How-To Guide for Timing Analysis

Although many young engineers have been taught excellent circuit design techniques, most haven’t been schooled about the importance of timing analysis. What is timing analysis? Why is timing analysis important? How do you perform timing analysis? Philip Nowe’s Circuit Cellar 160 article covers the essentials.

As a hardware designer and manager, I’ve noticed that many electrical engineering students are often missing something when they begin their first full-time jobs. They’ve been taught how to design great circuits, some of them quite complex, but they haven’t been taught the importance of timing. What does timing analysis mean? Why is timing analysis important? How is it done? In this article, I answer these questions. In addition, I present you with a real design problem that was solved with timing analysis. So, here we go!

WHY TIMING ANALYSIS?

There are a couple of reasons for performing timing analysis. First and foremost, it can be used to verify that a circuit will meet all of its timing requirements. Timing analysis can also help with component selection. An example is when you are trying to determine what memory device speed you should use with a microprocessor. Using a memory device that is too slow may not work in the circuit (or would degrade performance by introducing wait states), and using one that is too fast will likely cost more than it needs to.

A WORKING DEFINITION

Timing analysis is the methodical analysis of a digital circuit to determine if the timing constraints imposed by components or interfaces are met. Typically, this means that you are trying to prove that all set-up, hold, and pulse-width times are being met.

A minimum or maximum digital simulation is not actually the worst-case analysis. That is what a number of entry-level engineers believe. The worst-case analysis takes into account minimum delays through some paths and maximum delays through other paths. For instance, the worst-case set-up timing with respect to flip-flop B in Figure 1 would be the minimum delay to the clock input combined with the maximum delay to the data input of flip-flop B.

Figure 1: The simplified digital circuit contains delays in the data and the clock paths. The timing values are shown in Table 1.

Figure 1: The simplified digital circuit contains delays in the data and the clock paths. The timing values are shown in Table 1.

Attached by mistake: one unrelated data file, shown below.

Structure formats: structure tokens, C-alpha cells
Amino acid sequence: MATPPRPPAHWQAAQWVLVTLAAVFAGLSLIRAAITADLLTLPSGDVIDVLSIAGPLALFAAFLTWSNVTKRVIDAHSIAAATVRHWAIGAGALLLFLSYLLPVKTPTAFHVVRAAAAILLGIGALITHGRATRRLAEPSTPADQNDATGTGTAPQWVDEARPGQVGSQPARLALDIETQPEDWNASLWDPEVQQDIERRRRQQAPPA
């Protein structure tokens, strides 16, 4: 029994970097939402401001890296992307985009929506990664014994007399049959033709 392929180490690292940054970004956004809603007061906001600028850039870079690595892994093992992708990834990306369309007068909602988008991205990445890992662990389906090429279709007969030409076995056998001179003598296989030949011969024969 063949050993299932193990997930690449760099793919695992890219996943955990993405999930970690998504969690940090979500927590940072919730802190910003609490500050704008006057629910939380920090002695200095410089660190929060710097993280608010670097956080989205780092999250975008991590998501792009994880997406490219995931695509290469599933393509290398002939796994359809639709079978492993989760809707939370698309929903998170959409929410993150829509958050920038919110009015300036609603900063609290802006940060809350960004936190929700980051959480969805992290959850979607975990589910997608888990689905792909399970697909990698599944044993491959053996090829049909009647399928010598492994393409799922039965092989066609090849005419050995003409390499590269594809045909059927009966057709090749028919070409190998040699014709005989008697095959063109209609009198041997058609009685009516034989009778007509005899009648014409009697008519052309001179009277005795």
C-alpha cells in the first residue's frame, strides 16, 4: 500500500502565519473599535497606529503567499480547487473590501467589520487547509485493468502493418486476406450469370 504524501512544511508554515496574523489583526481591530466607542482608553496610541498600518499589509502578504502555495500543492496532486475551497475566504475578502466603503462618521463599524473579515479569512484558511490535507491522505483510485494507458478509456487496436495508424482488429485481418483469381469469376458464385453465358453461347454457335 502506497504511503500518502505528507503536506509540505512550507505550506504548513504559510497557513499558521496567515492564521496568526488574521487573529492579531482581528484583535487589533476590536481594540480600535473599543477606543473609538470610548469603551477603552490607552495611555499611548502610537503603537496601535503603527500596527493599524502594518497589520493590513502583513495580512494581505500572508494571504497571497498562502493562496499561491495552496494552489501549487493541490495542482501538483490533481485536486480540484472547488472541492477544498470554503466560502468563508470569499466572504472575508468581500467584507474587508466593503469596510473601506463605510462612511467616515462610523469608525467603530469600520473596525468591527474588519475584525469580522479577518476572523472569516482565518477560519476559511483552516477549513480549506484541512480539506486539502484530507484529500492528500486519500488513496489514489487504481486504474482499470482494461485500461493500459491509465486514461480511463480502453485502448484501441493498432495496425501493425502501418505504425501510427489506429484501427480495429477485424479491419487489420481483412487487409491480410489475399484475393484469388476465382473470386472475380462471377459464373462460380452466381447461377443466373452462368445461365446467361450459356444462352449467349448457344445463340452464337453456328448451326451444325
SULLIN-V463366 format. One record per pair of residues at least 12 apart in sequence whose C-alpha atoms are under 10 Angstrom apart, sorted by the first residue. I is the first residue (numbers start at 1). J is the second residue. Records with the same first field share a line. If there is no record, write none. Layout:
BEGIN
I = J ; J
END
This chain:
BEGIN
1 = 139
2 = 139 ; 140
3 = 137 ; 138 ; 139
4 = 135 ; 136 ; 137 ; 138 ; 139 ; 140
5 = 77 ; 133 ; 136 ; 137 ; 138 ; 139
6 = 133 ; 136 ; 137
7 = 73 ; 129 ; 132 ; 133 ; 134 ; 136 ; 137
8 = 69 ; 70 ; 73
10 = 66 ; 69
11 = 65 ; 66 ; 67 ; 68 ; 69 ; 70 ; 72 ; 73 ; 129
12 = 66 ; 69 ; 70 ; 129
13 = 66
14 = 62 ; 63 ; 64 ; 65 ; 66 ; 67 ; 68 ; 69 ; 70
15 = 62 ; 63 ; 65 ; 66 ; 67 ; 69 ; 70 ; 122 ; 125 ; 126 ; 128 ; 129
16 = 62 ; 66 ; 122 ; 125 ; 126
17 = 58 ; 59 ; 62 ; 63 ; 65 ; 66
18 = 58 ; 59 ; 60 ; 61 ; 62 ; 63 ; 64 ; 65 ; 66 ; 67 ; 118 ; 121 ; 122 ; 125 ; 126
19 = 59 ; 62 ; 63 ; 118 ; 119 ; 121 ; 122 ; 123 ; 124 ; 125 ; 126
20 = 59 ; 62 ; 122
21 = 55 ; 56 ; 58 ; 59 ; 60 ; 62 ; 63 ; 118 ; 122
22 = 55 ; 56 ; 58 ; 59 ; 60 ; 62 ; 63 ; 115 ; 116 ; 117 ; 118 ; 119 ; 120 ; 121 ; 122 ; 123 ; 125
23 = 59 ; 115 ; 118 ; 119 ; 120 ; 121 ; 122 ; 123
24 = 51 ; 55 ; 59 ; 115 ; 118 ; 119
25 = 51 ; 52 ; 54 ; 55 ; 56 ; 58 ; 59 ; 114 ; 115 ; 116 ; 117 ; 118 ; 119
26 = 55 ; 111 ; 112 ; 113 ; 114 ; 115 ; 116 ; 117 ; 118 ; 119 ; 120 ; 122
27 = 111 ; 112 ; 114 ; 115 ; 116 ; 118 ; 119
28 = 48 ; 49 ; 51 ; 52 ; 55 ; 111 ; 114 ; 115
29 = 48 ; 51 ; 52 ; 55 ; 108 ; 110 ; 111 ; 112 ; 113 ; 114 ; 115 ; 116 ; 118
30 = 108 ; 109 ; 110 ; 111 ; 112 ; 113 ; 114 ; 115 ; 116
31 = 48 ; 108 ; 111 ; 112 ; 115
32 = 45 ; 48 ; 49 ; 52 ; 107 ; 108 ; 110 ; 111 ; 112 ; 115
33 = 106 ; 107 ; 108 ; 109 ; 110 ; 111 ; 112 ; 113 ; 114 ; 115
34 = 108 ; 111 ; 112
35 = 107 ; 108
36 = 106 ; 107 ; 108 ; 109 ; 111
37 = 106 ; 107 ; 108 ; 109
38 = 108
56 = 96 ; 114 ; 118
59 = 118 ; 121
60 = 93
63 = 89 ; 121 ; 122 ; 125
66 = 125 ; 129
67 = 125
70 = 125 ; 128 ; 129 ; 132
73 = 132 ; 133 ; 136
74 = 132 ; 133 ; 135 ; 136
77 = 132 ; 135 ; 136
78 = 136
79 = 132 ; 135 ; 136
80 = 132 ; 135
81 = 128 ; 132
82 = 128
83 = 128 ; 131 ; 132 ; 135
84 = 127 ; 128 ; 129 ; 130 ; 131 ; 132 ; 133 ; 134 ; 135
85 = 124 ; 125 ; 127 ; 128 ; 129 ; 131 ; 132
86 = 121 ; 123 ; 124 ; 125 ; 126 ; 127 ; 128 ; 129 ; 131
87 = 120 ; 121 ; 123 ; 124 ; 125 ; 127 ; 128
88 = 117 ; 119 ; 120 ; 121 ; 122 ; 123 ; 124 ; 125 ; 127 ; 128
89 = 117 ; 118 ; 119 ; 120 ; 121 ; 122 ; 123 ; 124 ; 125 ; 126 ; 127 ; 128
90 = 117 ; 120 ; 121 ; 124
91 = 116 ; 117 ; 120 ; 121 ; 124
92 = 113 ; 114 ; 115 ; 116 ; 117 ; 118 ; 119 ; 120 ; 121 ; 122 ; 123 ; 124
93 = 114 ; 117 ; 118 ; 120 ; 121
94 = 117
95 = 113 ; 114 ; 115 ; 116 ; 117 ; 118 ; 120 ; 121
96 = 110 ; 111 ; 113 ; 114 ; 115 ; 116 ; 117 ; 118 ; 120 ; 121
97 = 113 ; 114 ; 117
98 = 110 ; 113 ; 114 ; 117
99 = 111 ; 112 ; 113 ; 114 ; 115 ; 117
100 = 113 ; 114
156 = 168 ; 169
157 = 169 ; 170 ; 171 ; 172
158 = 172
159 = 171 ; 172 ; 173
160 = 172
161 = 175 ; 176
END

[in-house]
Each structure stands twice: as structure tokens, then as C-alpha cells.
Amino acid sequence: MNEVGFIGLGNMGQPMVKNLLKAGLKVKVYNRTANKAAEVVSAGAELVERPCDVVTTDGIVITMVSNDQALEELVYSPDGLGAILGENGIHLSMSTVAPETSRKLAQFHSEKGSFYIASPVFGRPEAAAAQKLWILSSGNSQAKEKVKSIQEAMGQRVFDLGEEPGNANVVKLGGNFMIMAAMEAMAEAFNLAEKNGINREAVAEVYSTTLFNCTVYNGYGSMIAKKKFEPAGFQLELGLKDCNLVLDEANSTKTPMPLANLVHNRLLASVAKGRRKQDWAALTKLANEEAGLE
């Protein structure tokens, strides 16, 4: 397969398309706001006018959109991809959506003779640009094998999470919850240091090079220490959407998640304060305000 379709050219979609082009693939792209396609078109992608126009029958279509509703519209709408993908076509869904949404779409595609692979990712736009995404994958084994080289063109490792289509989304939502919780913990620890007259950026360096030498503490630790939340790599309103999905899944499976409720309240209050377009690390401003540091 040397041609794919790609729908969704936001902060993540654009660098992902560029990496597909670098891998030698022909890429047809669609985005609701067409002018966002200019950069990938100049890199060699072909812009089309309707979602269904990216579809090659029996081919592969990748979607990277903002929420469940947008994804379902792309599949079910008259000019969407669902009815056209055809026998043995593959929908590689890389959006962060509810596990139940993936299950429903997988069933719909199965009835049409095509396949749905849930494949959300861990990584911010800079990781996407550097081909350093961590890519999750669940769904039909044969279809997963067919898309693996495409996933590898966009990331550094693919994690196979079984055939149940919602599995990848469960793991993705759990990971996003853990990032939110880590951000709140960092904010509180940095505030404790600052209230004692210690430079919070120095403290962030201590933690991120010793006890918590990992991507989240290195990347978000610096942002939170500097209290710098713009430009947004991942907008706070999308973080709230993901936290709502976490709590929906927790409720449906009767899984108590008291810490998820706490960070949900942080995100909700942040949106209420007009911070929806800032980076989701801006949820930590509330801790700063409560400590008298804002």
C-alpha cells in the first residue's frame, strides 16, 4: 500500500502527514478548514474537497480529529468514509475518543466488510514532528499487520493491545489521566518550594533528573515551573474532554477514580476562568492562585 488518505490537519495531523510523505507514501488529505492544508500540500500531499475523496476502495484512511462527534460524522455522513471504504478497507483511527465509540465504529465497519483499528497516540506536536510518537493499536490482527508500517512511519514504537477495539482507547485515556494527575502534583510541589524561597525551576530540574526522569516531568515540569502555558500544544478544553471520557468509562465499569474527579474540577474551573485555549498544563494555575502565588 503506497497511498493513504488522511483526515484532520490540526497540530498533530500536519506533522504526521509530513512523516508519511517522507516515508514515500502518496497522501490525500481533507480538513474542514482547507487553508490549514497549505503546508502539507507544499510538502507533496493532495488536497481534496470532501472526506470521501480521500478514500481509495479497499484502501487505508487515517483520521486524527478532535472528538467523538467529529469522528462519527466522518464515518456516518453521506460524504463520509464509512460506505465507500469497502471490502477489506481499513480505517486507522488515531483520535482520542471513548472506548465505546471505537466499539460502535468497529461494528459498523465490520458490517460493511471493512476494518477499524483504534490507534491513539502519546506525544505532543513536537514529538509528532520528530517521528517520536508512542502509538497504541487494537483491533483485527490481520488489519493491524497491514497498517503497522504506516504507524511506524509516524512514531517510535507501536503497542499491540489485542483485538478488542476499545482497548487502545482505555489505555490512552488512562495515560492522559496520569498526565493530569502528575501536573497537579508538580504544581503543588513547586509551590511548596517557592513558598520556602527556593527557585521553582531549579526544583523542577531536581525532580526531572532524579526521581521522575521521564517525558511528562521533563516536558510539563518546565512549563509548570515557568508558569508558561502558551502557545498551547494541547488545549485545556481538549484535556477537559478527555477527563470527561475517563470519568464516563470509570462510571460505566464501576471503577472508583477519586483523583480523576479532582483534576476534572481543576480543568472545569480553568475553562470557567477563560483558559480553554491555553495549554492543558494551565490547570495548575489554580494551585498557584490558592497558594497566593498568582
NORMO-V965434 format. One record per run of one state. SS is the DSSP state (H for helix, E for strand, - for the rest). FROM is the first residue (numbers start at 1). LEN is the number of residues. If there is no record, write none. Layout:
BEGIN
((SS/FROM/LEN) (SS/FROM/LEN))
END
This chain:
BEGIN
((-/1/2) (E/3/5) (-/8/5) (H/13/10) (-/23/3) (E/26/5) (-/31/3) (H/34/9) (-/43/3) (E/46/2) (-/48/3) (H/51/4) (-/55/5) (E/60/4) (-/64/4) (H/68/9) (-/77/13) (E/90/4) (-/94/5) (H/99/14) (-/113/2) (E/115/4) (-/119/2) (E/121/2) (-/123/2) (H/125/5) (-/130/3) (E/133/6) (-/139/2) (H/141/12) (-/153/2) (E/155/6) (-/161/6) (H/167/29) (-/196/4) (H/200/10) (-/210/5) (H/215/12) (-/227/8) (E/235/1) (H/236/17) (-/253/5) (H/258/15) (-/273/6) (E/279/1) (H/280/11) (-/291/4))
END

Let’s assume the timing values in Table 1 are for the circuit elements in Figure 1. Do you think that there is a problem with these values? Take a look at this circuit in a waveform view in Photo 1. Notice that the bottom of the photo shows the parameters used in determining the set-up time and hold timing. Red indicates that a condition has not been met. If the setup time is read and has a margin of –1, the set-up time has not been met and is off by 1 ns. The hold time indicates that there is 1-ns margin.

Table 1: Here are the timing values for the circuit illustrated in Figure 1.

Table 1: Here are the timing values for the circuit illustrated in Figure 1.

In Photo 1, the gray areas of the waveforms indicate the uncertainty of when the edge occurs. Notice that the output of logic gate 2 has the largest uncertainty, because the uncertainty is cumulative as you go through a delay chain.

Photo 1: I used Timing Diagrammer Pro for the timing analysis of the simplified digital circuit. Note that the gray areas on the waveform denote regions of uncertainty. The red areas show a timing violation.

Photo 1: I used Timing Diagrammer Pro for the timing analysis of the simplified digital circuit. Note that the gray areas on the waveform denote regions of uncertainty. The red areas show a timing violation.

So, the delay at the output of logic gate 2 is equal to the delay from CLK A to Q of flip-flop A as well as the delays through logic gates 1 and 2. Note that the waveform also uses color highlighting to indicate that constraints are not being met.

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